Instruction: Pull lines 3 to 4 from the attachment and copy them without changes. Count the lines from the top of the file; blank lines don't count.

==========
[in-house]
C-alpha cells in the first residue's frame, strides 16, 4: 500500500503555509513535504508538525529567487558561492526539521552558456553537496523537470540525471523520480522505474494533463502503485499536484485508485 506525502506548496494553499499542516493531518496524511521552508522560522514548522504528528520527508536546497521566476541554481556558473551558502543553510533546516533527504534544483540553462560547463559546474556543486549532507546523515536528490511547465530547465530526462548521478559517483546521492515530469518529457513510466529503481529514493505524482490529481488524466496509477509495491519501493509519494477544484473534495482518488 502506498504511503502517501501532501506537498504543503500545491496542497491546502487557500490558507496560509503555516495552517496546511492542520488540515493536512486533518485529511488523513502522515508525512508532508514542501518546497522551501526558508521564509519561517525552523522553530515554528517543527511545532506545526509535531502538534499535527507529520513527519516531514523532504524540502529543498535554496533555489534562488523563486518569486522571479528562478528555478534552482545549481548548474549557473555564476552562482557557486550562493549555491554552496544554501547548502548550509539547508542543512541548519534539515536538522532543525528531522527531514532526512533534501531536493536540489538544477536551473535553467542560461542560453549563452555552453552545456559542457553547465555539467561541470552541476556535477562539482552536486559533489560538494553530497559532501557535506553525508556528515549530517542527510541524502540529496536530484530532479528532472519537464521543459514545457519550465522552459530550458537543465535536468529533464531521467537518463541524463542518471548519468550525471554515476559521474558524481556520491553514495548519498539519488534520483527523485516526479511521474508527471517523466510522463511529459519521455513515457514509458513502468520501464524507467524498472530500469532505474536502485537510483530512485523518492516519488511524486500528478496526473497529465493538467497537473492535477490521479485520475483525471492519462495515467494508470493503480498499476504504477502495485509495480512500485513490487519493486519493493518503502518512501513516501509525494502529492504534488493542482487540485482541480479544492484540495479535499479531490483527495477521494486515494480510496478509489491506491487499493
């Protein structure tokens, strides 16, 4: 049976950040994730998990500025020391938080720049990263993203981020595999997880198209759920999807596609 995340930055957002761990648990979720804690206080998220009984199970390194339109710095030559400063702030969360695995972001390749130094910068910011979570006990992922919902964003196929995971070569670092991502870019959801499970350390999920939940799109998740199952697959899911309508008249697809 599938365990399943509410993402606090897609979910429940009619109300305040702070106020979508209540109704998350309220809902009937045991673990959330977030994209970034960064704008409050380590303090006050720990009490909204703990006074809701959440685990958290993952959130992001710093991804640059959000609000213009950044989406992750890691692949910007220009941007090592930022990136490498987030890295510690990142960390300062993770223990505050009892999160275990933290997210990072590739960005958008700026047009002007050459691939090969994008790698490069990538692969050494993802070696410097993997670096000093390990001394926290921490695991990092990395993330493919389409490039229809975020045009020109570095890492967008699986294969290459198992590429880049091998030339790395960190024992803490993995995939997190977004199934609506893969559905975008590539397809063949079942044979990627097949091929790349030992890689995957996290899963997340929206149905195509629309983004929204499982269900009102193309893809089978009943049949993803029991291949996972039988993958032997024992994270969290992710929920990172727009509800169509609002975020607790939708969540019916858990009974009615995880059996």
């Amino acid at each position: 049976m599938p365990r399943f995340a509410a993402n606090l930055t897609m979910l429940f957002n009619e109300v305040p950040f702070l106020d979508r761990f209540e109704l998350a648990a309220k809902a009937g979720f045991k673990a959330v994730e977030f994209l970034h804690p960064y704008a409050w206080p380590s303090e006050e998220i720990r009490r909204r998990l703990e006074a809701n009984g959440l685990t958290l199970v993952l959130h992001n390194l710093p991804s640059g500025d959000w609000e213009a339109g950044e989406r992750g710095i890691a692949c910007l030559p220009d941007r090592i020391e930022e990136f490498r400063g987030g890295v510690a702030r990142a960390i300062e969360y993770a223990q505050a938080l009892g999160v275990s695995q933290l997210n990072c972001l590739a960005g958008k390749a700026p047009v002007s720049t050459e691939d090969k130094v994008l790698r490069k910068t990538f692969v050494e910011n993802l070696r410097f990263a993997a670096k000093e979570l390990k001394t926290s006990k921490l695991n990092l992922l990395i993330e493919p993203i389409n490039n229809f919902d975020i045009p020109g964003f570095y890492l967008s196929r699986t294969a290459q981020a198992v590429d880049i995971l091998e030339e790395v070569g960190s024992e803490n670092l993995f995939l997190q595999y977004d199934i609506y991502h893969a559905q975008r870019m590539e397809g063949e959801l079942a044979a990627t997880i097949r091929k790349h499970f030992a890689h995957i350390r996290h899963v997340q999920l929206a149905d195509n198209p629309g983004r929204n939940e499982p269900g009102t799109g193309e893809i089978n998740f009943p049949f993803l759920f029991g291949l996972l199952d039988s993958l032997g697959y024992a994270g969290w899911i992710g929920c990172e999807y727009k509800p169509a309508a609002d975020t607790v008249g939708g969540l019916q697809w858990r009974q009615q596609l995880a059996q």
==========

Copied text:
């Protein structure tokens, strides 16, 4: 049976950040994730998990500025020391938080720049990263993203981020595999997880198209759920999807596609 995340930055957002761990648990979720804690206080998220009984199970390194339109710095030559400063702030969360695995972001390749130094910068910011979570006990992922919902964003196929995971070569670092991502870019959801499970350390999920939940799109998740199952697959899911309508008249697809 599938365990399943509410993402606090897609979910429940009619109300305040702070106020979508209540109704998350309220809902009937045991673990959330977030994209970034960064704008409050380590303090006050720990009490909204703990006074809701959440685990958290993952959130992001710093991804640059959000609000213009950044989406992750890691692949910007220009941007090592930022990136490498987030890295510690990142960390300062993770223990505050009892999160275990933290997210990072590739960005958008700026047009002007050459691939090969994008790698490069990538692969050494993802070696410097993997670096000093390990001394926290921490695991990092990395993330493919389409490039229809975020045009020109570095890492967008699986294969290459198992590429880049091998030339790395960190024992803490993995995939997190977004199934609506893969559905975008590539397809063949079942044979990627097949091929790349030992890689995957996290899963997340929206149905195509629309983004929204499982269900009102193309893809089978009943049949993803029991291949996972039988993958032997024992994270969290992710929920990172727009509800169509609002975020607790939708969540019916858990009974009615995880059996």
């Amino acid at each position: 049976m599938p365990r399943f995340a509410a993402n606090l930055t897609m979910l429940f957002n009619e109300v305040p950040f702070l106020d979508r761990f209540e109704l998350a648990a309220k809902a009937g979720f045991k673990a959330v994730e977030f994209l970034h804690p960064y704008a409050w206080p380590s303090e006050e998220i720990r009490r909204r998990l703990e006074a809701n009984g959440l685990t958290l199970v993952l959130h992001n390194l710093p991804s640059g500025d959000w609000e213009a339109g950044e989406r992750g710095i890691a692949c910007l030559p220009d941007r090592i020391e930022e990136f490498r400063g987030g890295v510690a702030r990142a960390i300062e969360y993770a223990q505050a938080l009892g999160v275990s695995q933290l997210n990072c972001l590739a960005g958008k390749a700026p047009v002007s720049t050459e691939d090969k130094v994008l790698r490069k910068t990538f692969v050494e910011n993802l070696r410097f990263a993997a670096k000093e979570l390990k001394t926290s006990k921490l695991n990092l992922l990395i993330e493919p993203i389409n490039n229809f919902d975020i045009p020109g964003f570095y890492l967008s196929r699986t294969a290459q981020a198992v590429d880049i995971l091998e030339e790395v070569g960190s024992e803490n670092l993995f995939l997190q595999y977004d199934i609506y991502h893969a559905q975008r870019m590539e397809g063949e959801l079942a044979a990627t997880i097949r091929k790349h499970f030992a890689h995957i350390r996290h899963v997340q999920l929206a149905d195509n198209p629309g983004r929204n939940e499982p269900g009102t799109g193309e893809i089978n998740f009943p049949f993803l759920f029991g291949l996972l199952d039988s993958l032997g697959y024992a994270g969290w899911i992710g929920c990172e999807y727009k509800p169509a309508a609002d975020t607790v008249g939708g969540l019916q697809w858990r009974q009615q596609l995880a059996q």